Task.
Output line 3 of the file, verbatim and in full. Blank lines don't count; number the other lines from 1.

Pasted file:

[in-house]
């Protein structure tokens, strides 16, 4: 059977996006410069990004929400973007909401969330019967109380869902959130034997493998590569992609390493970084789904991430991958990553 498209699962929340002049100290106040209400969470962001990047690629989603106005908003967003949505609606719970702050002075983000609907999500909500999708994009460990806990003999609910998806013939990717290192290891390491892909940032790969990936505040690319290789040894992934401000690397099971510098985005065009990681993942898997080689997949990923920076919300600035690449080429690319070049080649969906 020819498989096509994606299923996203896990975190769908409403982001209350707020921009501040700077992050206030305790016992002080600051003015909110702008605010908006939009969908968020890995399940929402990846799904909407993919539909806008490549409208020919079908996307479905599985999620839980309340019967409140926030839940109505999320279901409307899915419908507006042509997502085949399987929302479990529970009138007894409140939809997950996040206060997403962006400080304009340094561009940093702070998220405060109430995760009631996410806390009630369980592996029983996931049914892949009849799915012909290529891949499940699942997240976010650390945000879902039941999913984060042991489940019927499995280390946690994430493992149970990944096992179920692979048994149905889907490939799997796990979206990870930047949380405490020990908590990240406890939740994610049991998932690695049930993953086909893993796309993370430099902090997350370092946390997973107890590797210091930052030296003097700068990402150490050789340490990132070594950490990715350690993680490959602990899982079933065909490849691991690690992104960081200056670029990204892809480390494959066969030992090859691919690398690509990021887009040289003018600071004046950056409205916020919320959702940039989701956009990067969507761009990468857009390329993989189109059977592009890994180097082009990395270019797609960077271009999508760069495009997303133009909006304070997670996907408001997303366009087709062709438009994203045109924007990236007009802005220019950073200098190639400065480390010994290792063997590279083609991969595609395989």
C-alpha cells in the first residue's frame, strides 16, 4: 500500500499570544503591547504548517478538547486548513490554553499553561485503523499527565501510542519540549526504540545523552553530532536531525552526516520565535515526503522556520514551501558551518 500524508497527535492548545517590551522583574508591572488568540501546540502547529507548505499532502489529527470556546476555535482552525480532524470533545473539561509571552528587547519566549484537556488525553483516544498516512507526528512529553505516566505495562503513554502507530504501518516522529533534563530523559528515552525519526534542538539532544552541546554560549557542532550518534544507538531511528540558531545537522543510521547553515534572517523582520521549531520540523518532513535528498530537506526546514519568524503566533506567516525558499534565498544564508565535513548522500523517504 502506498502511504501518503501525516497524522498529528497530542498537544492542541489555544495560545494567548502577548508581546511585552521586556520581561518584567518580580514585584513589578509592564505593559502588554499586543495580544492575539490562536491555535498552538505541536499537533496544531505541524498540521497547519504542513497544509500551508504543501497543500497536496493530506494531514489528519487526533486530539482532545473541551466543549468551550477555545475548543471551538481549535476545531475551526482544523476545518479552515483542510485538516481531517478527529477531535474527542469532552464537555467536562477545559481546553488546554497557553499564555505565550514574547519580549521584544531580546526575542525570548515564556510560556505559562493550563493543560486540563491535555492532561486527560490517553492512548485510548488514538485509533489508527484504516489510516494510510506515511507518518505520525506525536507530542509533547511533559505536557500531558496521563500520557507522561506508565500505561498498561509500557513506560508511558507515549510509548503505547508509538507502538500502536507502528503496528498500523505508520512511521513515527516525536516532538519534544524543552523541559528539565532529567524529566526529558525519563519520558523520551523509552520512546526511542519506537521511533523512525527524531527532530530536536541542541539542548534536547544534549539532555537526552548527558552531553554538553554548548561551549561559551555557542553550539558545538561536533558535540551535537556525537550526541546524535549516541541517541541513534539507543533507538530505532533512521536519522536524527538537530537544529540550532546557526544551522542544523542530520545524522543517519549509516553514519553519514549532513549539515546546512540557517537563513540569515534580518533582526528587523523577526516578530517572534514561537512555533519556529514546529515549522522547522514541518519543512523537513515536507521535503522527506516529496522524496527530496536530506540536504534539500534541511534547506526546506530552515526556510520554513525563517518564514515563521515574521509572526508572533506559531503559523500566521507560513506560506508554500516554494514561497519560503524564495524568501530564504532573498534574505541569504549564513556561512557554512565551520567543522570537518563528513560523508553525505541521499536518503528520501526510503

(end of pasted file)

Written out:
C-alpha cells in the first residue's frame, strides 16, 4: 500500500499570544503591547504548517478538547486548513490554553499553561485503523499527565501510542519540549526504540545523552553530532536531525552526516520565535515526503522556520514551501558551518 500524508497527535492548545517590551522583574508591572488568540501546540502547529507548505499532502489529527470556546476555535482552525480532524470533545473539561509571552528587547519566549484537556488525553483516544498516512507526528512529553505516566505495562503513554502507530504501518516522529533534563530523559528515552525519526534542538539532544552541546554560549557542532550518534544507538531511528540558531545537522543510521547553515534572517523582520521549531520540523518532513535528498530537506526546514519568524503566533506567516525558499534565498544564508565535513548522500523517504 502506498502511504501518503501525516497524522498529528497530542498537544492542541489555544495560545494567548502577548508581546511585552521586556520581561518584567518580580514585584513589578509592564505593559502588554499586543495580544492575539490562536491555535498552538505541536499537533496544531505541524498540521497547519504542513497544509500551508504543501497543500497536496493530506494531514489528519487526533486530539482532545473541551466543549468551550477555545475548543471551538481549535476545531475551526482544523476545518479552515483542510485538516481531517478527529477531535474527542469532552464537555467536562477545559481546553488546554497557553499564555505565550514574547519580549521584544531580546526575542525570548515564556510560556505559562493550563493543560486540563491535555492532561486527560490517553492512548485510548488514538485509533489508527484504516489510516494510510506515511507518518505520525506525536507530542509533547511533559505536557500531558496521563500520557507522561506508565500505561498498561509500557513506560508511558507515549510509548503505547508509538507502538500502536507502528503496528498500523505508520512511521513515527516525536516532538519534544524543552523541559528539565532529567524529566526529558525519563519520558523520551523509552520512546526511542519506537521511533523512525527524531527532530530536536541542541539542548534536547544534549539532555537526552548527558552531553554538553554548548561551549561559551555557542553550539558545538561536533558535540551535537556525537550526541546524535549516541541517541541513534539507543533507538530505532533512521536519522536524527538537530537544529540550532546557526544551522542544523542530520545524522543517519549509516553514519553519514549532513549539515546546512540557517537563513540569515534580518533582526528587523523577526516578530517572534514561537512555533519556529514546529515549522522547522514541518519543512523537513515536507521535503522527506516529496522524496527530496536530506540536504534539500534541511534547506526546506530552515526556510520554513525563517518564514515563521515574521509572526508572533506559531503559523500566521507560513506560506508554500516554494514561497519560503524564495524568501530564504532573498534574505541569504549564513556561512557554512565551520567543522570537518563528513560523508553525505541521499536518503528520501526510503